TYPES OF THERMAL STORAGE SYSTEM Thermal energy storage can be achieved in the form of sensible heat of a solid or liquid medium, latent heat of a phase change substance or by a chemical reaction. The choice of storage media depends on the amount of energy to be stored in unit volume or weight of the medium and the temperature range which is required for a given application.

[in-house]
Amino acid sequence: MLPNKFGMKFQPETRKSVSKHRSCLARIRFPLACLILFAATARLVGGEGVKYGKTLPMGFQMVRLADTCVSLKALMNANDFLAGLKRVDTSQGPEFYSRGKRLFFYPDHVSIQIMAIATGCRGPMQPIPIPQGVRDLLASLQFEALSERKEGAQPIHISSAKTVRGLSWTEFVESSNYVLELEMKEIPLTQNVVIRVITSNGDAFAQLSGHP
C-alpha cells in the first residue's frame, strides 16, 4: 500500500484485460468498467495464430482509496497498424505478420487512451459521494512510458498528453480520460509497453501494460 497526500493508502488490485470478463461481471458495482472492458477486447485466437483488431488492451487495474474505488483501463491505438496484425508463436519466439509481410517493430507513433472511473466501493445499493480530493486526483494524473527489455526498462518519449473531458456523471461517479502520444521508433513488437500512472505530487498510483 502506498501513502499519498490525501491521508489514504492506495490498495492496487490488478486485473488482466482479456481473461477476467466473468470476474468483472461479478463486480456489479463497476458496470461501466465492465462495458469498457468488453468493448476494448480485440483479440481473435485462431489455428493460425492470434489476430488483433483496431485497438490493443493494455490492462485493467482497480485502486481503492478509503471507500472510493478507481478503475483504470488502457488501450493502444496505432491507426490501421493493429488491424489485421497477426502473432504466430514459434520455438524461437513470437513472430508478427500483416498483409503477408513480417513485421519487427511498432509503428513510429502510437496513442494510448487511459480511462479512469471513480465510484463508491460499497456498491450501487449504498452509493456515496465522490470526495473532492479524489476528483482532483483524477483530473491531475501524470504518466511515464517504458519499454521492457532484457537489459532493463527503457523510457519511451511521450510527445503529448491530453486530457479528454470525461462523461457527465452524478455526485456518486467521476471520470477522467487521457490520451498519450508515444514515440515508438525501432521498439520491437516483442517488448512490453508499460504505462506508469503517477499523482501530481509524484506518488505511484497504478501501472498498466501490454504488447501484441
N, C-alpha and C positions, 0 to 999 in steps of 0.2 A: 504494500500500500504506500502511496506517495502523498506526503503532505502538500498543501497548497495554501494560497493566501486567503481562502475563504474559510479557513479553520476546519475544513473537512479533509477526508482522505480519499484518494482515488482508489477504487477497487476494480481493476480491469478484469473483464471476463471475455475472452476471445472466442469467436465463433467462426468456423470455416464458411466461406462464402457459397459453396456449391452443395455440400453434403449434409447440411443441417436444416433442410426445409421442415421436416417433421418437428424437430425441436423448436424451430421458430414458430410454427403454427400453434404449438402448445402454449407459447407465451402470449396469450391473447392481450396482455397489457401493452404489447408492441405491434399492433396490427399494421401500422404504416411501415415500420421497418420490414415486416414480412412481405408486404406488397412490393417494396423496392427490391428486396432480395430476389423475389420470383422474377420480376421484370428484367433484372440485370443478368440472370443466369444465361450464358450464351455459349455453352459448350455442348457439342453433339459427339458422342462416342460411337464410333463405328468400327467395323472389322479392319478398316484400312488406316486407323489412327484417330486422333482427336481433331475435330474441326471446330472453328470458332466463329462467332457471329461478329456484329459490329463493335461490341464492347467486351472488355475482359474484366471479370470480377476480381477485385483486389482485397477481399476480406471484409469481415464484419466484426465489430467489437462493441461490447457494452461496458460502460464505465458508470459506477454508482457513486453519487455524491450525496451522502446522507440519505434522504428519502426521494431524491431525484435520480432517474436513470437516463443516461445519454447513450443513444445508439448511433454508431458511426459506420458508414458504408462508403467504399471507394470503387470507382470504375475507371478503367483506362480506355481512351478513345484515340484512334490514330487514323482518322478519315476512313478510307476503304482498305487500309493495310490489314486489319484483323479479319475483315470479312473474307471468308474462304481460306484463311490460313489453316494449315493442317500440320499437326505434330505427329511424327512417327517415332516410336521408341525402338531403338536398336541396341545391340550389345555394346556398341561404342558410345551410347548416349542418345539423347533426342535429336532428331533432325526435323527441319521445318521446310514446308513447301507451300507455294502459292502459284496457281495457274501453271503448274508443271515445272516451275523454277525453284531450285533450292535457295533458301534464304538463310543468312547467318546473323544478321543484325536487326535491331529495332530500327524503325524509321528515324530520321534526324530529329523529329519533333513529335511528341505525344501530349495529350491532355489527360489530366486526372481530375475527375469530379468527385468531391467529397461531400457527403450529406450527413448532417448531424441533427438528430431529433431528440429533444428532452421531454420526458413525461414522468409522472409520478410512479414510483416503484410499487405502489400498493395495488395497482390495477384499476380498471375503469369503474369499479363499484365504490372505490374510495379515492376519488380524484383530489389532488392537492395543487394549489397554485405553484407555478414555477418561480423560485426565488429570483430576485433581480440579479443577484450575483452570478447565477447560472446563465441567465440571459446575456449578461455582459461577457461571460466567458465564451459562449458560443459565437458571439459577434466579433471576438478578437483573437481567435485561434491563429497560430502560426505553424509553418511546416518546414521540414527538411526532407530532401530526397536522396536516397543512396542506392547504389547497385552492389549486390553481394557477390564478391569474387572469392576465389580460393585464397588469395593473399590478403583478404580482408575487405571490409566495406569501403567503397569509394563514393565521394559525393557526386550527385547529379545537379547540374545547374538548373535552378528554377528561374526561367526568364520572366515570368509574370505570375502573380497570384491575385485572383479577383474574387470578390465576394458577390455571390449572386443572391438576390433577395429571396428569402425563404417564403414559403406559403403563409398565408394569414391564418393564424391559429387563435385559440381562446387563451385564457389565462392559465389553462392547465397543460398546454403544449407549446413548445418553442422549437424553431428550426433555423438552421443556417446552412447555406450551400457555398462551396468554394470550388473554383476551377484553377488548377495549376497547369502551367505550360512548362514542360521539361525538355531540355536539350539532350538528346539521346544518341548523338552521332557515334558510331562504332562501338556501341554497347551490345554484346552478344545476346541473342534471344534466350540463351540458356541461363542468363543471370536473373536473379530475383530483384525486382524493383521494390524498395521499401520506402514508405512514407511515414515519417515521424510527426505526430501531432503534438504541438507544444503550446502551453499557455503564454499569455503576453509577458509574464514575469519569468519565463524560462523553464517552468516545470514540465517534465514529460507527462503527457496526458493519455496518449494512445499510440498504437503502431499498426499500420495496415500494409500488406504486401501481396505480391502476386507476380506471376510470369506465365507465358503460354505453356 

EXPERIMENTAL SETUP The experimental setup consists of a six cylinders Ashok Leyland engine, heat recovery heat exchanger and thermal storage system. Fig 1 shows a schematic diagram of the experimental setup. ENGINE SETUP The engine used for this work is a four stroke, water cooled, six cylinder Diesel engines. The rating of the engine is 82 hp at 1500rpm. The engine is mounted on the bed with suitable connections for fuel and cooling water supply. The engine is coupled with a generator to vary the load on the engine. HEAT RECOVERY HEAT EXCHANGER It consists of a vertical cylindrical shape heater core made of mild steel, with a circumference of 0.3m and an active length of 0.45m. A copper tube of size 0.01m is wound over this heater core at gradual intervals across its length. The copper tube is connected into the thermal storage tank that is filled with water and phase change material, and is made in the shape of a coil, inside the tank. The above said setup is fitted in the exhaust pipe of the engine to extract the waste heat from engine exhaust gas, using water as heat transfer fluid. The water inside the copper tube flows with natural Circulation. Fig shows the schematic diagram of the heat recovery heat exchanger. THERMAL STORAGE TANK The storage tank is a stainless steel vessel of diameter 0.25m and height 0.3m. It contains water as the sensible heat material and paraffin as the latent heat material. Hence it is called combined sensible and latent heat storage system. The water also acts as the heat transfer fluid to extract the heat from the flue gas. The tank is filled with 40 spherical containers made of low density polyethylene(LDPE) having diameter 0.05m and each spherical container contains approximately 100 grams of paraffin. The thermal storage tank is well insulated by using fibre coir to prevent heat radiation to the surroundings. In this paper, the experimental results are enumerated in the form of various graphs of exhaust gas temperature variation. Variations of temperature of the storage and